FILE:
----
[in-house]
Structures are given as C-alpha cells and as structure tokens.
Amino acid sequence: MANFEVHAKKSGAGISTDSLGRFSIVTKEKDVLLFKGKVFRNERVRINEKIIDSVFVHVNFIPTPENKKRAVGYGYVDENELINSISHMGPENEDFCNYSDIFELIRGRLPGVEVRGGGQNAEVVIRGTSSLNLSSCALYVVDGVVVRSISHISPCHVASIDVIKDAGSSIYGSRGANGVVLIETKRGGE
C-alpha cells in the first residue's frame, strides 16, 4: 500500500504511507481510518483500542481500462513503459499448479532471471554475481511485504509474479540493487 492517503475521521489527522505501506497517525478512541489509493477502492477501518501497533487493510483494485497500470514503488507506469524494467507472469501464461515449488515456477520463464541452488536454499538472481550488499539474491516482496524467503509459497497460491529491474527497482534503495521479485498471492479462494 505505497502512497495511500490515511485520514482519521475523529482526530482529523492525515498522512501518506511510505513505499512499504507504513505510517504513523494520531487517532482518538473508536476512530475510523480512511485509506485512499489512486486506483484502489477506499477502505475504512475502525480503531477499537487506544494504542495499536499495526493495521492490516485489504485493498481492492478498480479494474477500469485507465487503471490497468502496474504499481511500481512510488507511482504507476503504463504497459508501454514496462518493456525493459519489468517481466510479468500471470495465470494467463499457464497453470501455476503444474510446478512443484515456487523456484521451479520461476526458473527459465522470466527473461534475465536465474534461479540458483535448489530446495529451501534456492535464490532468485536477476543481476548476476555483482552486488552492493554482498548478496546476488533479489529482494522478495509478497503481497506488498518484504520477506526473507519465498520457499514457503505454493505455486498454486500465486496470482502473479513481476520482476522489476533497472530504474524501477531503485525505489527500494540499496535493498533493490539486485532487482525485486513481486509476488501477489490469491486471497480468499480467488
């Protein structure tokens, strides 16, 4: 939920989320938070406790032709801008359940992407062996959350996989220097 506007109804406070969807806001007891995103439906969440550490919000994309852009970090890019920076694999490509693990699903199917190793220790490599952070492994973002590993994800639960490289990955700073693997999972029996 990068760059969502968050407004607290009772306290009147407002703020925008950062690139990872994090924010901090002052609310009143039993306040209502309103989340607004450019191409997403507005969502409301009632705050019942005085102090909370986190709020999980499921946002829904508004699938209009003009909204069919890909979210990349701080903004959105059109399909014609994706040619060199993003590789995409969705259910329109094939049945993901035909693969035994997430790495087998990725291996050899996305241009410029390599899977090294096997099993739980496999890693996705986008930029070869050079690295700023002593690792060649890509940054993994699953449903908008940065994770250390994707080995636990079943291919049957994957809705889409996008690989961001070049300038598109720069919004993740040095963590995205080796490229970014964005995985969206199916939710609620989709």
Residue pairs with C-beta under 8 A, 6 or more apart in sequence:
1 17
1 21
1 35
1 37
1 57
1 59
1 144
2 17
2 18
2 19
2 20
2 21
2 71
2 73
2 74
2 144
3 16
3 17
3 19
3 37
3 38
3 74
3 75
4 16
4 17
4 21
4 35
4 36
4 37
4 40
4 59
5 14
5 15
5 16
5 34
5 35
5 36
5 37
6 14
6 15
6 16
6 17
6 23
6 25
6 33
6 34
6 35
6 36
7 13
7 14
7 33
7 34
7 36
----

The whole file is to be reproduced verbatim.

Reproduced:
[in-house]
Structures are given as C-alpha cells and as structure tokens.
Amino acid sequence: MANFEVHAKKSGAGISTDSLGRFSIVTKEKDVLLFKGKVFRNERVRINEKIIDSVFVHVNFIPTPENKKRAVGYGYVDENELINSISHMGPENEDFCNYSDIFELIRGRLPGVEVRGGGQNAEVVIRGTSSLNLSSCALYVVDGVVVRSISHISPCHVASIDVIKDAGSSIYGSRGANGVVLIETKRGGE
C-alpha cells in the first residue's frame, strides 16, 4: 500500500504511507481510518483500542481500462513503459499448479532471471554475481511485504509474479540493487 492517503475521521489527522505501506497517525478512541489509493477502492477501518501497533487493510483494485497500470514503488507506469524494467507472469501464461515449488515456477520463464541452488536454499538472481550488499539474491516482496524467503509459497497460491529491474527497482534503495521479485498471492479462494 505505497502512497495511500490515511485520514482519521475523529482526530482529523492525515498522512501518506511510505513505499512499504507504513505510517504513523494520531487517532482518538473508536476512530475510523480512511485509506485512499489512486486506483484502489477506499477502505475504512475502525480503531477499537487506544494504542495499536499495526493495521492490516485489504485493498481492492478498480479494474477500469485507465487503471490497468502496474504499481511500481512510488507511482504507476503504463504497459508501454514496462518493456525493459519489468517481466510479468500471470495465470494467463499457464497453470501455476503444474510446478512443484515456487523456484521451479520461476526458473527459465522470466527473461534475465536465474534461479540458483535448489530446495529451501534456492535464490532468485536477476543481476548476476555483482552486488552492493554482498548478496546476488533479489529482494522478495509478497503481497506488498518484504520477506526473507519465498520457499514457503505454493505455486498454486500465486496470482502473479513481476520482476522489476533497472530504474524501477531503485525505489527500494540499496535493498533493490539486485532487482525485486513481486509476488501477489490469491486471497480468499480467488
């Protein structure tokens, strides 16, 4: 939920989320938070406790032709801008359940992407062996959350996989220097 506007109804406070969807806001007891995103439906969440550490919000994309852009970090890019920076694999490509693990699903199917190793220790490599952070492994973002590993994800639960490289990955700073693997999972029996 990068760059969502968050407004607290009772306290009147407002703020925008950062690139990872994090924010901090002052609310009143039993306040209502309103989340607004450019191409997403507005969502409301009632705050019942005085102090909370986190709020999980499921946002829904508004699938209009003009909204069919890909979210990349701080903004959105059109399909014609994706040619060199993003590789995409969705259910329109094939049945993901035909693969035994997430790495087998990725291996050899996305241009410029390599899977090294096997099993739980496999890693996705986008930029070869050079690295700023002593690792060649890509940054993994699953449903908008940065994770250390994707080995636990079943291919049957994957809705889409996008690989961001070049300038598109720069919004993740040095963590995205080796490229970014964005995985969206199916939710609620989709």
Residue pairs with C-beta under 8 A, 6 or more apart in sequence:
1 17
1 21
1 35
1 37
1 57
1 59
1 144
2 17
2 18
2 19
2 20
2 21
2 71
2 73
2 74
2 144
3 16
3 17
3 19
3 37
3 38
3 74
3 75
4 16
4 17
4 21
4 35
4 36
4 37
4 40
4 59
5 14
5 15
5 16
5 34
5 35
5 36
5 37
6 14
6 15
6 16
6 17
6 23
6 25
6 33
6 34
6 35
6 36
7 13
7 14
7 33
7 34
7 36